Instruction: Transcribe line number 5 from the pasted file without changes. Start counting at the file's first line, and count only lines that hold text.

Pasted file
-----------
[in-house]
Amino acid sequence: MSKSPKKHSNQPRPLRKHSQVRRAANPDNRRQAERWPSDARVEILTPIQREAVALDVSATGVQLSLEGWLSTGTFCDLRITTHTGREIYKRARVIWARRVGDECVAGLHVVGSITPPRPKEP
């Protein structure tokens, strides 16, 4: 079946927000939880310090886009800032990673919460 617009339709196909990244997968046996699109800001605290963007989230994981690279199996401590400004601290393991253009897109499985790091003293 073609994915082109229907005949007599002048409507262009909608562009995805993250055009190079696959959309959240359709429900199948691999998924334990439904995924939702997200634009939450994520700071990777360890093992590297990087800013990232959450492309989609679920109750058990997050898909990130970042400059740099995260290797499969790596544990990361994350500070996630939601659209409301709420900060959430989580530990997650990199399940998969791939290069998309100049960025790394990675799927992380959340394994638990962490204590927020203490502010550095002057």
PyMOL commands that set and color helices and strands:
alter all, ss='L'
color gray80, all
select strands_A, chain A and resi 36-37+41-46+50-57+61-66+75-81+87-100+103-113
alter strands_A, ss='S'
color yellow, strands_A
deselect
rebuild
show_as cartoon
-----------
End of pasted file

alter all, ss='L'